Purdue Robotics at the Final Four

One thing is certain about this year's Final Four in Minneapolis: Purdue *will* be there in robot form.


It's all part of Bot Shot, a robotics competition sponsored by Land O'Lakes (headquartered in Minnesota, where the Final Four basketball tournament is taking place).  On April 7, four universities will compete with their robots in a basketball skills contest with two parts: sinking the most baskets from five spots on the court, followed by an old-fashioned game of H-O-R-S-E.  Purdue has earned a spot in the Final Four, along with Minnesota, Wisconsin, and South Dakota State. The winning team gains a $10,000 cash prize, and also gets to face NBA Hall-of-Famer David Robinson in an epic human vs. robot challenge.

"Tossing a basketball into a hoop sounds simple," said Michael Linnes, the team's faculty advisor.  "But the systems we had to create are incredibly complex."

"There were a million things we could do," said Zoey Osterloh, sophomore in Mechanical Engineering.  "But we had to decide which method was most accurate, and importantly, most consistent."

There are several steps which the robot needs to complete within 60 seconds.  It is first driven up to a rack of basketballs where its feeder arm in the rear of the machine intakes the ball from the rack.  The ball then rolls down a ramp, where it is fed to a lift mechanism.  After the robot is “loaded”, it is aimed using on-board cameras and LIDAR to autonomously determine the correct angle and speed that it needs to make a basket.  When the proper shooting speed and angle are reached, a feeder arm raises the ball up toward the shooting wheels, centering it perfectly.  The shooting wheels, spinning fast and covered in a high-friction material, propel the basketball towards the hoop.  Purdue's team has integrated all of these steps into a fine-tuned robot which they are calling the BoilerBot Special.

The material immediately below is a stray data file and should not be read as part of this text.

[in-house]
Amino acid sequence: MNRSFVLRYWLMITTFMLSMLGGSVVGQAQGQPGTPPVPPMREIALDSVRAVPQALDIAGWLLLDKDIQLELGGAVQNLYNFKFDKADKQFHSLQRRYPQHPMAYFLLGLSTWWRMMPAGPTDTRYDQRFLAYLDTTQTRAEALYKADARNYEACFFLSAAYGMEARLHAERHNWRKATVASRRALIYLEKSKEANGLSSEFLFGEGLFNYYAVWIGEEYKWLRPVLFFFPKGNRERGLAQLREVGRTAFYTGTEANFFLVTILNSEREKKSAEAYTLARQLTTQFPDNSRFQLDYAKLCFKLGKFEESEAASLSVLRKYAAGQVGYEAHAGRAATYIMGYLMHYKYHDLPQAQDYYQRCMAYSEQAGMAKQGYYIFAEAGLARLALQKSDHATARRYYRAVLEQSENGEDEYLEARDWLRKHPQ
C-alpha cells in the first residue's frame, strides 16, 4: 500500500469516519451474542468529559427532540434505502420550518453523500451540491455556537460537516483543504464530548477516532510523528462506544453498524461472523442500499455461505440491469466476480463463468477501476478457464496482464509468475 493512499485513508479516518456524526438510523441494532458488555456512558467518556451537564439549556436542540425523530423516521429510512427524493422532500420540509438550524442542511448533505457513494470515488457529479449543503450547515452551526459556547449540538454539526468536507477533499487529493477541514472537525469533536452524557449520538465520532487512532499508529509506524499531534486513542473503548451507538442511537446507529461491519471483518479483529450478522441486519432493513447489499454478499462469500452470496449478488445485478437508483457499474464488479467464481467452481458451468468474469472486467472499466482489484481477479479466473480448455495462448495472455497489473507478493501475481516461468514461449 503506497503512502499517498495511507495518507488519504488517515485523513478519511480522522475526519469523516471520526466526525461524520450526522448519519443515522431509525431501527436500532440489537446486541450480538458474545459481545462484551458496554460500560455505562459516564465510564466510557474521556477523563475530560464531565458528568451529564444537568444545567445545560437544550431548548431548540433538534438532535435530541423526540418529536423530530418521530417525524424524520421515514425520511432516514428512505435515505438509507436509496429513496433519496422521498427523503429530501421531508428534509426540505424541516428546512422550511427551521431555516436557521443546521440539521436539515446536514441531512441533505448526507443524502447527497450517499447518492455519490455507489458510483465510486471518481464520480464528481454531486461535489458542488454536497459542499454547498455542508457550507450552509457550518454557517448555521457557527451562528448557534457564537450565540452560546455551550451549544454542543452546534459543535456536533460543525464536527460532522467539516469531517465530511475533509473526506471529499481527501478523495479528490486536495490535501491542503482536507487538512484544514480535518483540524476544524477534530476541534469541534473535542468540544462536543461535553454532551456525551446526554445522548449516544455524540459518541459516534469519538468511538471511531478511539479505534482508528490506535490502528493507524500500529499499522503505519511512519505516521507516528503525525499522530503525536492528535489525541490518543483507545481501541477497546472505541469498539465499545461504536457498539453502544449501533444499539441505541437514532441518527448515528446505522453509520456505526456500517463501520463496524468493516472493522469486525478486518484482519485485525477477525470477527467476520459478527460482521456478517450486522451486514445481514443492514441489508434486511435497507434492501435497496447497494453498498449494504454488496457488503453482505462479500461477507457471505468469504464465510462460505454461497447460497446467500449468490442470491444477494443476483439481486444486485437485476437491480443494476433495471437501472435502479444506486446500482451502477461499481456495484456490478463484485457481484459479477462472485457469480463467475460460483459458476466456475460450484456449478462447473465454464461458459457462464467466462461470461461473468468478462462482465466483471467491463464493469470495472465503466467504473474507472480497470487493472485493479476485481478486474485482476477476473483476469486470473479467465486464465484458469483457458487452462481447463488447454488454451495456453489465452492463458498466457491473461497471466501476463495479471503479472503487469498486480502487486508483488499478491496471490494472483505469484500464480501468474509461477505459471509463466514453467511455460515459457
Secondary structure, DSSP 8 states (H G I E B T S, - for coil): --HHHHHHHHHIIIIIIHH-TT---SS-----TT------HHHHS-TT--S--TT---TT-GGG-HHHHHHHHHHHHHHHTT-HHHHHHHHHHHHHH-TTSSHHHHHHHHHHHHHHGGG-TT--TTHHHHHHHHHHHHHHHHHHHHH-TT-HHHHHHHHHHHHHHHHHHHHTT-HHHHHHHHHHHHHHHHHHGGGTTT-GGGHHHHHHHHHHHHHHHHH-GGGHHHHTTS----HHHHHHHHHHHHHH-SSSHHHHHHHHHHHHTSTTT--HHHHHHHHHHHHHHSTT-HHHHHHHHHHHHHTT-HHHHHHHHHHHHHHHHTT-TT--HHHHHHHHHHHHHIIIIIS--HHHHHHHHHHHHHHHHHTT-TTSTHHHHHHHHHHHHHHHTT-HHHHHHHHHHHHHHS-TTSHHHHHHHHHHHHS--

"Our team needed students from many different disciplines," said Linnes.  "Students from First Year Engineering and Mechanical Engineering helped to build the physical systems with input from the rest of the team.  They also worked with students from Electrical Engineering and Computer Science to design the control systems for the drive train, onboard sensors, and the shooting motors."   The team also benefited from the expertise of Steve Florence, Purdue ME's Technical Services Manager, who has a workshop for West Lafayette's FIRST Robotics teams. “We started a month behind all of the other teams," said Linnes, "but we were able to catch up and surpass them thanks our team's hard work and the strong support of Mr. Florence." 

The BoilerBot Special has a greater than 90% free throw percentage, and can make three-pointers with an accuracy that surpasses even the best NBA player.  It can even make crazy trick shots, such as shooting from behind the backboard.  While the team hasn’t figured out how to pass the ball yet, and their rolling layup needs some improvement, they are optimistic at their chances for the $10,000 prize.   "I'm really passionate about robotics," said Osterloh.  "It's a really interesting competition, and the fact these robots can play a sport that humans can play, I think that's really cool."


Writer: Jared Pike, jaredpike@purdue.edu, 765-496-0374

Source: Michael Linnes, mlinnes@purdue.edu